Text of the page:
I suspect that anyone who has been married for some length or in a long-term relationship will find plenty to relate to, perhaps uncomfortably so, in Tim Waggoner's latest novella, The Winter Box.
Waggoner does a beautiful job of taking a twenty-plus year long marriage and casting it at the center of a ghost story. After so long together, Todd and Heather's union has hit a snag. Neither will speak the dreaded D-word, even if both think it, and Todd oftentimes finds himself deliberately putting distance, both physically and emotionally, between he and his wife. Stuck in a cabin during a blizzard, the two are forced to admit the emotions they've kept buried and examine the deep wounds running beneath the scars they've bandaged over in all their years together.
I have to admit, I'm a bit of a sucker for horror stories that put weather extremes, particularly the blustery snow-driven cold, smack dab in the middle of the narrative. There's just something about the winter freeze and thick, icy haze that lends itself particularly well to horror, and I'm a big fan of these types of stories. Even more so when, as Waggoner capably demonstrates, these freaky storms help to thematically echo the human plight.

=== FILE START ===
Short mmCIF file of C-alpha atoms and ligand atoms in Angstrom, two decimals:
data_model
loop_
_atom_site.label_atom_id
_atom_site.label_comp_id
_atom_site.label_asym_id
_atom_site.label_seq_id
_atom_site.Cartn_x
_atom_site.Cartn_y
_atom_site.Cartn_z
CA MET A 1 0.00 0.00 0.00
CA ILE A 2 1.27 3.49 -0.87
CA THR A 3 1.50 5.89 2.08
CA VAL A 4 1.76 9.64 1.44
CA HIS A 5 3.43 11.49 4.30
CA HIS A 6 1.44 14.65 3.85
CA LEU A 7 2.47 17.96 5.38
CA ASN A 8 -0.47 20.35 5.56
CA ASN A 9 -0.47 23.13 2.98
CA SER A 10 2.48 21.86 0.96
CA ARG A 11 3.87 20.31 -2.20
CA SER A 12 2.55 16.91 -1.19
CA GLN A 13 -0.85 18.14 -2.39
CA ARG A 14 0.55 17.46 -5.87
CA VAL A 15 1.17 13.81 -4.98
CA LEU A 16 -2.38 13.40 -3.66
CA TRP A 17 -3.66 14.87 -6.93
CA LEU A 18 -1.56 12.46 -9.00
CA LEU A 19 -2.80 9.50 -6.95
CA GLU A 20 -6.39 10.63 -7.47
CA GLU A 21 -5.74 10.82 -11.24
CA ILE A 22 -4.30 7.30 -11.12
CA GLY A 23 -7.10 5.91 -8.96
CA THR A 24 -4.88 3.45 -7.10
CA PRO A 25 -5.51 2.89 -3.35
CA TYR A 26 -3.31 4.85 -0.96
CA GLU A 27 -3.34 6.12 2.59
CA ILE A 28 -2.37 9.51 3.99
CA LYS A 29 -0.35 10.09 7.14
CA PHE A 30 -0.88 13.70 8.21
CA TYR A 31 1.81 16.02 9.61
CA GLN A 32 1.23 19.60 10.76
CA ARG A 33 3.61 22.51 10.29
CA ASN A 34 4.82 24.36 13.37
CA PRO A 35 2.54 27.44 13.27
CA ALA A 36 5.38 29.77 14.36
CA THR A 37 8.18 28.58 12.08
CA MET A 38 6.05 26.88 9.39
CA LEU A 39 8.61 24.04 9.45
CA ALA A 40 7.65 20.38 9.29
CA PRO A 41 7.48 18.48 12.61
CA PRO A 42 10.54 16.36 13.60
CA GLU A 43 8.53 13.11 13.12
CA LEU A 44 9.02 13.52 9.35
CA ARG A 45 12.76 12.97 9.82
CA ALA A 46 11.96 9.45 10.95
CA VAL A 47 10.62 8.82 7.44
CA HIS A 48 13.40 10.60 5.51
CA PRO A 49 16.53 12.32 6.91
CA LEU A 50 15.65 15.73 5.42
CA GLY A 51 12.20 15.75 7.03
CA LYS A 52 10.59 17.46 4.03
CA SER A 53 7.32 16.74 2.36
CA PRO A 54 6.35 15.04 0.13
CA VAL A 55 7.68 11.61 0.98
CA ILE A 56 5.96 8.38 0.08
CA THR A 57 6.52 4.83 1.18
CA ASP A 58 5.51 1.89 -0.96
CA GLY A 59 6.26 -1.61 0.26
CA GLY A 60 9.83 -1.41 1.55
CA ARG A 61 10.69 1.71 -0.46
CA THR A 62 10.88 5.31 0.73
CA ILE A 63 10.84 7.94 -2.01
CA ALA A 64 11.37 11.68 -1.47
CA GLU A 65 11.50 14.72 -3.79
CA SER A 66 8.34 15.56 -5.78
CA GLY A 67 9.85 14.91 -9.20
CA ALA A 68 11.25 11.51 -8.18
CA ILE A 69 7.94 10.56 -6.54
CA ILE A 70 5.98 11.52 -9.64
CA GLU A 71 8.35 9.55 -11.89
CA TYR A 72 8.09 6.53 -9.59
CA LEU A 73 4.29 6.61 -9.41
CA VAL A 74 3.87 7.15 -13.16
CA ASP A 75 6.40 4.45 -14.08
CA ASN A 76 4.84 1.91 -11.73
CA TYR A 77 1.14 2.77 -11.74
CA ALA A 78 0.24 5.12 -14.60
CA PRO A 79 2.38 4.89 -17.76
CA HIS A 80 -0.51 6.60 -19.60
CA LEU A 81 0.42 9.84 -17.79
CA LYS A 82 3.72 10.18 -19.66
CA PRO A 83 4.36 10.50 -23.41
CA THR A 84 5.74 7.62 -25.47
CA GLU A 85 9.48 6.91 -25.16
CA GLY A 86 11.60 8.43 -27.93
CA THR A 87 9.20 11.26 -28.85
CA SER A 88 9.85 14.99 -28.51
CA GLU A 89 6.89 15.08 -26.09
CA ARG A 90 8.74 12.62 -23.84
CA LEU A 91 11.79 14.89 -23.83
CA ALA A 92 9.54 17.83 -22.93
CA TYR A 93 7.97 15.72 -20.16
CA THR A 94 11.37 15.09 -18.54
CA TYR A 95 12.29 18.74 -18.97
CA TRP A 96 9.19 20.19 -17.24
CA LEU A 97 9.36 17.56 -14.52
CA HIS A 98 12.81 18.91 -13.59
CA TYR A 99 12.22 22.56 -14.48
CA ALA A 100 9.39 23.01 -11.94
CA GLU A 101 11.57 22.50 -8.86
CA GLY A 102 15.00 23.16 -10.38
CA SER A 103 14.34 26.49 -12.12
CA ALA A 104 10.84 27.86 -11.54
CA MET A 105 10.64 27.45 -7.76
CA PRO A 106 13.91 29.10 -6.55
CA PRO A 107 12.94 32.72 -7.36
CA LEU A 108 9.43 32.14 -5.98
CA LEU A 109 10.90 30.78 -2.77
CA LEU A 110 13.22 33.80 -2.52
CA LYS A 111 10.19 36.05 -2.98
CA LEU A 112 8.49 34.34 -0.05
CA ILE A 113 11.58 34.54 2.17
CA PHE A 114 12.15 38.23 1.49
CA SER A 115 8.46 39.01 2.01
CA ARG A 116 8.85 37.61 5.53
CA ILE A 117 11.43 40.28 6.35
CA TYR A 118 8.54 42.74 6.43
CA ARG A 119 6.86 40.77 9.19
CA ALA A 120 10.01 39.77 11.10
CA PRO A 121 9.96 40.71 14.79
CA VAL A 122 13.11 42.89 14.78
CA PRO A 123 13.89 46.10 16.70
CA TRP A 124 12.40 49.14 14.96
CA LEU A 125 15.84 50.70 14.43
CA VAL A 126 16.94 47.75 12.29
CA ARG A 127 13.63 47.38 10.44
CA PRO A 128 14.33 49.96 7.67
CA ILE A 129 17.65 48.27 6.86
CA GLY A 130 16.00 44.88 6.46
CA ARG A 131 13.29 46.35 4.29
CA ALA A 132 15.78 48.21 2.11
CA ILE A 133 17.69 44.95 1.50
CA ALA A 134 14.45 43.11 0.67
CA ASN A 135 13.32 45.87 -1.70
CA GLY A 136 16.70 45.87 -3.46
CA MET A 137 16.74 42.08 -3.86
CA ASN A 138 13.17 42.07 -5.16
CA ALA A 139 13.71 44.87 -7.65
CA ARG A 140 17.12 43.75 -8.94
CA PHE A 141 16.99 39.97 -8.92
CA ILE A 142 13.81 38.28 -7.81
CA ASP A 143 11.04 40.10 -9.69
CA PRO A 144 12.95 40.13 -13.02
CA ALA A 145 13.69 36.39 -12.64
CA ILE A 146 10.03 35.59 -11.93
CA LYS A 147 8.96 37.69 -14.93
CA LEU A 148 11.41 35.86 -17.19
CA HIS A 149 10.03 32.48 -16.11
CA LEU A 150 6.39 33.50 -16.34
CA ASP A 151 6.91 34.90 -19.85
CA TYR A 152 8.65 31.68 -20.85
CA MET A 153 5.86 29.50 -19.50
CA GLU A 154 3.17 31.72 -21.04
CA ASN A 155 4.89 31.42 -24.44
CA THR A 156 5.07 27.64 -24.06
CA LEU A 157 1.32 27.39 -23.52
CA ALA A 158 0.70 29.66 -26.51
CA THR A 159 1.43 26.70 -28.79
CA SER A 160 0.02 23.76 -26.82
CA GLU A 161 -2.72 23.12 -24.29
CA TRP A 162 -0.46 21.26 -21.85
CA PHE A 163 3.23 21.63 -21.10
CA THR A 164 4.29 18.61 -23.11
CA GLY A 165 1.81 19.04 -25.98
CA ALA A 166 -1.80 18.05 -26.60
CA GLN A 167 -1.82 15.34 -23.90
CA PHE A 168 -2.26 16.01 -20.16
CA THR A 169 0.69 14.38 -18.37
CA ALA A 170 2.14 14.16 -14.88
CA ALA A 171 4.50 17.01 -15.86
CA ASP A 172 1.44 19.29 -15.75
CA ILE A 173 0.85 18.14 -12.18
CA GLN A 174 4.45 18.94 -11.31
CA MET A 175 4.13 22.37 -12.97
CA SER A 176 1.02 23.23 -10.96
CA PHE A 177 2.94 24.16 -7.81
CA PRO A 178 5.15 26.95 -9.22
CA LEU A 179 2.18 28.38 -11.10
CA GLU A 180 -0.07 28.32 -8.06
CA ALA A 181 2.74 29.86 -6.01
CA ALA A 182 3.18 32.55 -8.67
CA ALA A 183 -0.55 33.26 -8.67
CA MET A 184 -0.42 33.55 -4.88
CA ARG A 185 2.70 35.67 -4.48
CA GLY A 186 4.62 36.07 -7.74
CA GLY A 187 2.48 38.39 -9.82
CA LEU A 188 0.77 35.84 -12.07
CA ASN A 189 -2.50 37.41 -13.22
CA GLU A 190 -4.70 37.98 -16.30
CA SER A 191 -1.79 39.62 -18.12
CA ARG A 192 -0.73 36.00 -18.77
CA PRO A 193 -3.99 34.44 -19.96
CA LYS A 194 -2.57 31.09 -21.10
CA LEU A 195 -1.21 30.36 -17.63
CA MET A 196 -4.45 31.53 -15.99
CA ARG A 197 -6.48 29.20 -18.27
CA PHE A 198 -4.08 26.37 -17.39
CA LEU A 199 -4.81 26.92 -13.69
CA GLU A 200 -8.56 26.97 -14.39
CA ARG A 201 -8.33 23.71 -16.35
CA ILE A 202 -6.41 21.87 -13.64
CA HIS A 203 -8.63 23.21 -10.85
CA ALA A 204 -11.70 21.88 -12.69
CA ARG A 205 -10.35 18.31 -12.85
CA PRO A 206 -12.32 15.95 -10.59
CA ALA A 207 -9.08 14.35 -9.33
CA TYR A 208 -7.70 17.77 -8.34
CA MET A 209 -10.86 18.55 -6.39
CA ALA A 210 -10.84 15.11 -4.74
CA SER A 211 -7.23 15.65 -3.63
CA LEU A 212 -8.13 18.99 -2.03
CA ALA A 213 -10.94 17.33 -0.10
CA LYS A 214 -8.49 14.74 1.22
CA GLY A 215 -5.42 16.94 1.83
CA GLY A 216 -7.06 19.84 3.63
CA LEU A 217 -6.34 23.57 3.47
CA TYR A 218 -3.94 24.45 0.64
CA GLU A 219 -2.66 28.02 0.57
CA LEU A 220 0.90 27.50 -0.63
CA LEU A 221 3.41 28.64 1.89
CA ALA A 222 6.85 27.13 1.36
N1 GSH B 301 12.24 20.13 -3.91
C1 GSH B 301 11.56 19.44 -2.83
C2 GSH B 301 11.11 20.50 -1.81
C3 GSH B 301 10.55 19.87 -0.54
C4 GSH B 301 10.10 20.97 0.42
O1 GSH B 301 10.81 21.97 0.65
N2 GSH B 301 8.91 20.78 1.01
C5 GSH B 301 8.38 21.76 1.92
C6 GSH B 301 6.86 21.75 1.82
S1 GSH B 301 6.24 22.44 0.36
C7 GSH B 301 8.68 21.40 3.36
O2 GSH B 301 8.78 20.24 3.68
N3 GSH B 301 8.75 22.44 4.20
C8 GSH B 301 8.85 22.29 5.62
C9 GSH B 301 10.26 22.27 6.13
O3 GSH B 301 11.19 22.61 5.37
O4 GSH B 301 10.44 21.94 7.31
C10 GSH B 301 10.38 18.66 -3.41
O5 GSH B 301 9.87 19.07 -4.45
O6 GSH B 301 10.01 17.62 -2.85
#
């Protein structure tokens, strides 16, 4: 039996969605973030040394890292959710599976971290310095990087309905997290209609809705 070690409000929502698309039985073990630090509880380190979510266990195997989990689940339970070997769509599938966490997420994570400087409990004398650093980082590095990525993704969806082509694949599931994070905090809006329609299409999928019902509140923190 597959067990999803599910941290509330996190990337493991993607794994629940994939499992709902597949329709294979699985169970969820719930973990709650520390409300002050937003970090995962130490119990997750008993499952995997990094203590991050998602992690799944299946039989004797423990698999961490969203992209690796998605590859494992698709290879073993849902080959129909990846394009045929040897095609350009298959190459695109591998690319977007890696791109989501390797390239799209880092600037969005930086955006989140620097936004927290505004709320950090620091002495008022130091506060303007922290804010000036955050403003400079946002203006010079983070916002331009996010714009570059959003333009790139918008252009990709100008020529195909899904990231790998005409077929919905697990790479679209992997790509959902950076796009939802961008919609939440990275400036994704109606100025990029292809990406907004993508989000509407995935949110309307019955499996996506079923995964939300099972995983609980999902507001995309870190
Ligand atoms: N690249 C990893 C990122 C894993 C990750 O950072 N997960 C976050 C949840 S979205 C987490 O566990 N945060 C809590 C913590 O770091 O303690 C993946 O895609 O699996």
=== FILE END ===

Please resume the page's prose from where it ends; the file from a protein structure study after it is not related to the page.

Todd wants to escape, but can't. The marriage, on the eve of their anniversary, is as cold and barren as the wintry landscape confining them to their cabin. These are people who want but can't have, even if neither quite knows what it is that they want or how to obtain it.
And then the ghosts. Oh yeah, the ghosts. There's an extra bit of fun right there, and Waggoner does just as well making that element as inhospitable and challenging for the couple as he does the elemental conditions they're stuck in. For such a short read at only 50 pages or so, Waggoner packs in a lot of story, and this is a read that just sails by nicely. Or, you know, not so nicely as it were. Marriage is a hard enough job to maintain and survive, and to do so in the worst of conditions...good luck!
I haven't read much of Waggoner's work, but every time I finish one of his stories I'm always left wanting to buy more of his work. The Winter Box is a great reminder of why that is.
[Note: I received a copy of this novella from the DarkFuse Book Club.]